Thank you for your message of 27th July. 
2. It now seems apparent that, even though United States were reluctantly persuaded to approach the Dutch in association with the United Kingdom Government, there would be a considerable delay before the approach were made and before a Dutch reply were given.
Moreover, I interpret your message as indicating that you do not think Australia could be associated with any such approach.
3. The conflict has now been going on for 9 days, and as yet no action has been taken by any Government to attempt a settlement.
You set out to approach the United States Government 4 days ago, but their hesitation has led to delays and it will obviously be 2 weeks or longer before a definite move can be made.
4. I do not think that we in Australia can afford to wait another week, particularly when even at the end of this period we may not be associated with any move which is ultimately decided upon.
5. Furthermore, we have always supported the view that the Security Council of the United Nations is the appropriate constitutional tribunal. It has a function analogous to an Arbitration Court in relation to international situations and disputes, and the by-passing of this tribunal for reasons of expediency will be most difficult to justify. The real reasons are not such as can be publicly stated.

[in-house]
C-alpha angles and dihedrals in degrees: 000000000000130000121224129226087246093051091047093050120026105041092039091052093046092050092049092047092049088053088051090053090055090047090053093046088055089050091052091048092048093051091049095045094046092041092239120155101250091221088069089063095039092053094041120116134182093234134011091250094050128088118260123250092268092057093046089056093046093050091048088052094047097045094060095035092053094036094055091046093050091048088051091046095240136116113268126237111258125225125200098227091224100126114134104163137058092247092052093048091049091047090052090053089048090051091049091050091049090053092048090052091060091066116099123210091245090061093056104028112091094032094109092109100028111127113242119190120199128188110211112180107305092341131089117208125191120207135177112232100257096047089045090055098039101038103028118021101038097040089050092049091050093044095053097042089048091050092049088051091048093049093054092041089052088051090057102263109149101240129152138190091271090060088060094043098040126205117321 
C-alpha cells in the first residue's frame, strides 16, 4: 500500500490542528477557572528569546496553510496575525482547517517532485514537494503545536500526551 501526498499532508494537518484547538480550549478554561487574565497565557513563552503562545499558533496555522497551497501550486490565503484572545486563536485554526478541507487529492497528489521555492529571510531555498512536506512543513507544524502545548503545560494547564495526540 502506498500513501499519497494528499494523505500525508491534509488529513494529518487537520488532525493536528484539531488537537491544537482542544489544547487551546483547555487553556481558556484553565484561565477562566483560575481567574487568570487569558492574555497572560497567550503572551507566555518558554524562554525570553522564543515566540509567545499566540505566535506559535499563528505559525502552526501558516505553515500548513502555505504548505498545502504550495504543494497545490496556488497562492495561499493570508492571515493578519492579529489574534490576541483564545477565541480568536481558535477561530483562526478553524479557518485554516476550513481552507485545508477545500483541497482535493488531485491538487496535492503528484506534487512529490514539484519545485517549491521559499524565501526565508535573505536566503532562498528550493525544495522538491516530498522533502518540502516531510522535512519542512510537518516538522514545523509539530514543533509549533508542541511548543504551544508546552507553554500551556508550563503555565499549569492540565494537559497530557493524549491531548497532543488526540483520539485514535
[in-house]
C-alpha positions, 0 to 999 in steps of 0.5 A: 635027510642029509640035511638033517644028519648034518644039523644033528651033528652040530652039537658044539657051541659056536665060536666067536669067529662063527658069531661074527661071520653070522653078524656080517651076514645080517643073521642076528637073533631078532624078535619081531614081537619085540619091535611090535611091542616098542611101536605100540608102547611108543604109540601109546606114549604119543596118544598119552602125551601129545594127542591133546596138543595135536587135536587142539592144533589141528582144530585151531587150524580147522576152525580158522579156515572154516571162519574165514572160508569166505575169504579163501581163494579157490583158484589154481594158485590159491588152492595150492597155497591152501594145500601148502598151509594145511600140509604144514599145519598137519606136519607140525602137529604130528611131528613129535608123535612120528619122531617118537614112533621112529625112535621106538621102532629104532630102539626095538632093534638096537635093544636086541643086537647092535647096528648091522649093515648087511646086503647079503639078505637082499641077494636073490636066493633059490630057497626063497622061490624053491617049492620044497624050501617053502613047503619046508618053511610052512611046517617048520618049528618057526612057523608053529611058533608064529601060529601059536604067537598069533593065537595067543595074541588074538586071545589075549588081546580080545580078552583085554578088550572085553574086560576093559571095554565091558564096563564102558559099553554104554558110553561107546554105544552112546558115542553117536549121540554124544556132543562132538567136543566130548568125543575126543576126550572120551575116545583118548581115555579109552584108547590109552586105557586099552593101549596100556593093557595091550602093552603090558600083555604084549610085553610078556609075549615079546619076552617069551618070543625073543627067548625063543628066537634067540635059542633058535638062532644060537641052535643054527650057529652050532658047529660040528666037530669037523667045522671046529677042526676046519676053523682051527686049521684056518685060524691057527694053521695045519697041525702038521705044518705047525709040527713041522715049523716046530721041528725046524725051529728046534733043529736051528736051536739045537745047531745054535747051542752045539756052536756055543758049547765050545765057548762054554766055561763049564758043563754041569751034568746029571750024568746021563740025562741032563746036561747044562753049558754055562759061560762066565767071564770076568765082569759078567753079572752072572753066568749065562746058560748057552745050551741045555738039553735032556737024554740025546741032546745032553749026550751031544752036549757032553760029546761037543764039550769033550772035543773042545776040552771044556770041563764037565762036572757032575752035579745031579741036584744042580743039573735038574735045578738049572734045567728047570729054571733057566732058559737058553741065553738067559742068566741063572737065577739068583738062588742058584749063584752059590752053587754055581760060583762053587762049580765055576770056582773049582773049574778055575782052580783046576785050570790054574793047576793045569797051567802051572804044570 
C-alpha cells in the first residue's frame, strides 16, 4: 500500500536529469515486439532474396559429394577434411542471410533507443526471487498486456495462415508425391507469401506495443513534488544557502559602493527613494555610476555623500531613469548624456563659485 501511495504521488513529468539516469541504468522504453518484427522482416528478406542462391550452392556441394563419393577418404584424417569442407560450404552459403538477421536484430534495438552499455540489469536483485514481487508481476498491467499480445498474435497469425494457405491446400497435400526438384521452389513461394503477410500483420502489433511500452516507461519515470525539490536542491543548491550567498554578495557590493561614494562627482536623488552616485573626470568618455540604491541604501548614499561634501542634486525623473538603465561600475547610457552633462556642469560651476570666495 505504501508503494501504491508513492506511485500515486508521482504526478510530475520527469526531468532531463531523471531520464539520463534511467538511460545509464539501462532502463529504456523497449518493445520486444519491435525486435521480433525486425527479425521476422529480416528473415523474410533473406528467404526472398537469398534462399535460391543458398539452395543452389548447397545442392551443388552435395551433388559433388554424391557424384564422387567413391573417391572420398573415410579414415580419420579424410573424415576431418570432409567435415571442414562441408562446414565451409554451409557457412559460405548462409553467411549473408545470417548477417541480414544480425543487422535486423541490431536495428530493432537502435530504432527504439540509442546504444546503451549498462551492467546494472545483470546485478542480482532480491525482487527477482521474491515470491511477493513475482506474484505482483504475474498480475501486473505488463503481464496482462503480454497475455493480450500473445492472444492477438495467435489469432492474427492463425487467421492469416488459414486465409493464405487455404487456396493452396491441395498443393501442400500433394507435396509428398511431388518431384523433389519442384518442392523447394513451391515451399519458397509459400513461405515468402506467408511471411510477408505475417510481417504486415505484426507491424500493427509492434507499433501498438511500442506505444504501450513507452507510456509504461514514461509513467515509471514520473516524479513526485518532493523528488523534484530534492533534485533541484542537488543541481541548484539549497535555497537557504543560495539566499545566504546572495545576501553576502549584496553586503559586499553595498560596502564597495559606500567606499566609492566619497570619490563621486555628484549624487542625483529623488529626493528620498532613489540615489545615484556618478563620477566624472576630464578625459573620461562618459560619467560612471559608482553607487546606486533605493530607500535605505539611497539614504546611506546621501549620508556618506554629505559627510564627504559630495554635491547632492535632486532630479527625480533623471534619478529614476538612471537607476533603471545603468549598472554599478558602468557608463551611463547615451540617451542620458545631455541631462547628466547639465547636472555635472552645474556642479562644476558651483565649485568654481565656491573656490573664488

6. I appreciate that it is difficult for the United Kingdom Government, because of her relations with the Netherlands, to state that she supports and is party to reference by us to the Security Council. I do not consider however that United Kingdom Government should in any way be embarrassed if the action were taken by Australia solely on her own responsibility.
7. Having during the last several days carefully weighed the position, I feel that Australia should immediately draw attention of the Security Council to the situation in Indonesia, raising the question in a quasi-judicial way. We have in mind an immediate recommendation that Article 17 of the Linggadjati Agreement  be observed by both parties and in this way obviate all unnecessary discussion of merits of the case.
8. We hope you will see your way clear to support Australia, at least at the initial stage when the jurisdiction of the Security Council might be questioned. In this way, and in this way only, can the discreditation of the Western Powers which you feared be avoided.
9. We feel that a decision in regard to reference to the Security Council should be made by Wednesday.